With world No. 1 Dustin Johnson and former world No. 1 Rory McIlroy at the Abu Dhabi HSBC Championship this week, an early-season showdown would percolate hope that this year might be all about rivalries.
It seems as if the stars are finally aligned to make up for our long drought of rivalries, of the recurring clashes you have so sparingly granted through the game’s history.
We’re blessed in a new era of plenty, with so many young stars blossoming, and with Tiger Woods offering hope he may be poised for a comeback. With Johnson, McIlroy, Jordan Spieth, Jason Day, Justin Thomas, Jon Rahm, Hideki Matsuyama, Brooks Koepka and Rickie Fowler among today’s dynamic cast, the possibility these titans will time their runs together on the back nine of Sundays in majors excites.
We haven’t seen a real rivalry since Greg Norman and Nick Faldo sparred in the late '80s and early '90s.
Woods vs. Phil Mickelson didn’t really count. While Lefty will be remembered for carving out a Hall of Fame career in the Tiger era, with 33 victories, 16 of them with Tiger in the field, five of them major championships, we get that Tiger had no rival, not in the most historic sense.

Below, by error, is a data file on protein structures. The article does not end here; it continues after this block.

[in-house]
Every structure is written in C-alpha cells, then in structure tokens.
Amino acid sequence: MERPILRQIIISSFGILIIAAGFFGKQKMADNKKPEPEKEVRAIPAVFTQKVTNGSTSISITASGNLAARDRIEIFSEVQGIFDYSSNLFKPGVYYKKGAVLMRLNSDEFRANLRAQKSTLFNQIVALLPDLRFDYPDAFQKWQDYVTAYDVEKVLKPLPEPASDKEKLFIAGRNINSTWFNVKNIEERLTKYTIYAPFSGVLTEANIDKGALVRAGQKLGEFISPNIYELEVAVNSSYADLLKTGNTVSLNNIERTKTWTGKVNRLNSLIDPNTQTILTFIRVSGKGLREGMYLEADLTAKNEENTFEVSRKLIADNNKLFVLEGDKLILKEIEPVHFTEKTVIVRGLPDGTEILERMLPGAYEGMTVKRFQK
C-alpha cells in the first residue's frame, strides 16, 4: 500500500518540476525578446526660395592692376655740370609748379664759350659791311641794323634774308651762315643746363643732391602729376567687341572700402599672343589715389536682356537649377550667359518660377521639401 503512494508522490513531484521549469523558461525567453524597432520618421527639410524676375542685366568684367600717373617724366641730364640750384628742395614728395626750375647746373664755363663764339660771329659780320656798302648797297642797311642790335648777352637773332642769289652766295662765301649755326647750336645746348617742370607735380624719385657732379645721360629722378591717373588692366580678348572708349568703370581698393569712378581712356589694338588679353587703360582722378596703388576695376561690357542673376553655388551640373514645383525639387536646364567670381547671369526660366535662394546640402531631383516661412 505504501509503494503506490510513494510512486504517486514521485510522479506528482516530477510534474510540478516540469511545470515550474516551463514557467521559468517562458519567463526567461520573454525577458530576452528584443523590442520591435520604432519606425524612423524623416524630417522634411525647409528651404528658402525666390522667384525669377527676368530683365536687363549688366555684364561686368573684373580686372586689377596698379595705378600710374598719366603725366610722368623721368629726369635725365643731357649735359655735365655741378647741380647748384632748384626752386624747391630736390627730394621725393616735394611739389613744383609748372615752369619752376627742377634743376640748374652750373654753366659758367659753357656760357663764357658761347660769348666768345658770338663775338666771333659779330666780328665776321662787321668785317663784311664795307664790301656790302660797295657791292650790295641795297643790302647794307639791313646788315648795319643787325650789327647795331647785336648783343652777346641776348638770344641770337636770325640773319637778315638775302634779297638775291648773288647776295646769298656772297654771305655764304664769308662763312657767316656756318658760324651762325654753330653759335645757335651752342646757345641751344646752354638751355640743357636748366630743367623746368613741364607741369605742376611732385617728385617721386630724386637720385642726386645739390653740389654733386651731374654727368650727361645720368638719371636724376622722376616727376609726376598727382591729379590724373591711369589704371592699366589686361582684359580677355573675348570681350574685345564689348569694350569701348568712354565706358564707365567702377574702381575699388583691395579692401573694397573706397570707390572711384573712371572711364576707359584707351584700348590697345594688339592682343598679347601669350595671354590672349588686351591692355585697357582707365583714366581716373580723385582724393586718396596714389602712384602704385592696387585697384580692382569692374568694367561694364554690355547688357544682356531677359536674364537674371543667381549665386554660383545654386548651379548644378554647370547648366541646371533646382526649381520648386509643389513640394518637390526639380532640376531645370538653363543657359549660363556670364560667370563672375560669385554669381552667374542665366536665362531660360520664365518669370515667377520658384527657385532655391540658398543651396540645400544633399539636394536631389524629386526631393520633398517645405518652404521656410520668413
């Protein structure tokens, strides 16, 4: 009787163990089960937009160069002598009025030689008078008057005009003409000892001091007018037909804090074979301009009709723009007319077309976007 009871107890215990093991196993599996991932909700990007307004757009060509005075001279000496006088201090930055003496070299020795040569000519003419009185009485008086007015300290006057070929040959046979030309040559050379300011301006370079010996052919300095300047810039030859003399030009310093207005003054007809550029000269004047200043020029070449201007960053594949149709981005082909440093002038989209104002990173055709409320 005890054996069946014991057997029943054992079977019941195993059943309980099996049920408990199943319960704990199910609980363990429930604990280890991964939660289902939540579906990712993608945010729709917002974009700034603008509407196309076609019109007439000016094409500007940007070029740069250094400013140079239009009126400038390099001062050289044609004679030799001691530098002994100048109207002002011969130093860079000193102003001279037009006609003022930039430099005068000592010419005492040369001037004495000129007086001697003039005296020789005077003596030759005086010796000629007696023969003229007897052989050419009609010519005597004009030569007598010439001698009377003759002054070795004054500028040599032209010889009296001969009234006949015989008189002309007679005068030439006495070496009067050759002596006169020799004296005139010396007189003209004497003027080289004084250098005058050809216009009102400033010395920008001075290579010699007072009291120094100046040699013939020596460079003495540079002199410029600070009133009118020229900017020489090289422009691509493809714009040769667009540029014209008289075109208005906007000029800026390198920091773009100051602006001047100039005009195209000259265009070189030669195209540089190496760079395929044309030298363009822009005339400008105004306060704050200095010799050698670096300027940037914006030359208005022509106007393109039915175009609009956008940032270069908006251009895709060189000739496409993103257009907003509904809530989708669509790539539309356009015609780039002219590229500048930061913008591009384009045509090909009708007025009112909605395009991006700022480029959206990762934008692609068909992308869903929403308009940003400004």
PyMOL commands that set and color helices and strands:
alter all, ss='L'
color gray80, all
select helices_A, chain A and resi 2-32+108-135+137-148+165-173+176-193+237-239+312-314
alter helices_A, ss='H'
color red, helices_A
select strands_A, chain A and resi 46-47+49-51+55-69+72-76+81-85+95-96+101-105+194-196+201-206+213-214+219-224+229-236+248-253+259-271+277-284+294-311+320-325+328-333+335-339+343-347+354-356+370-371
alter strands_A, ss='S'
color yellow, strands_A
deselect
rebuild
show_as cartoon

Phil never reached No. 1, was never named PGA Tour Player of the Year, never won a money title and never dueled with Woods on Sunday on the back nine of a major with the title on the line. Still, it doesn’t diminish his standing as the best player not named Tiger Woods over the last 20 years. It’s a feat so noteworthy it makes him one of the game’s all-time greats.
We’ve been waiting for an honest-to-goodness rivalry since Faldo and Norman took turns ruling at world No. 1 and dueling in big events, including the back nine of multiple majors.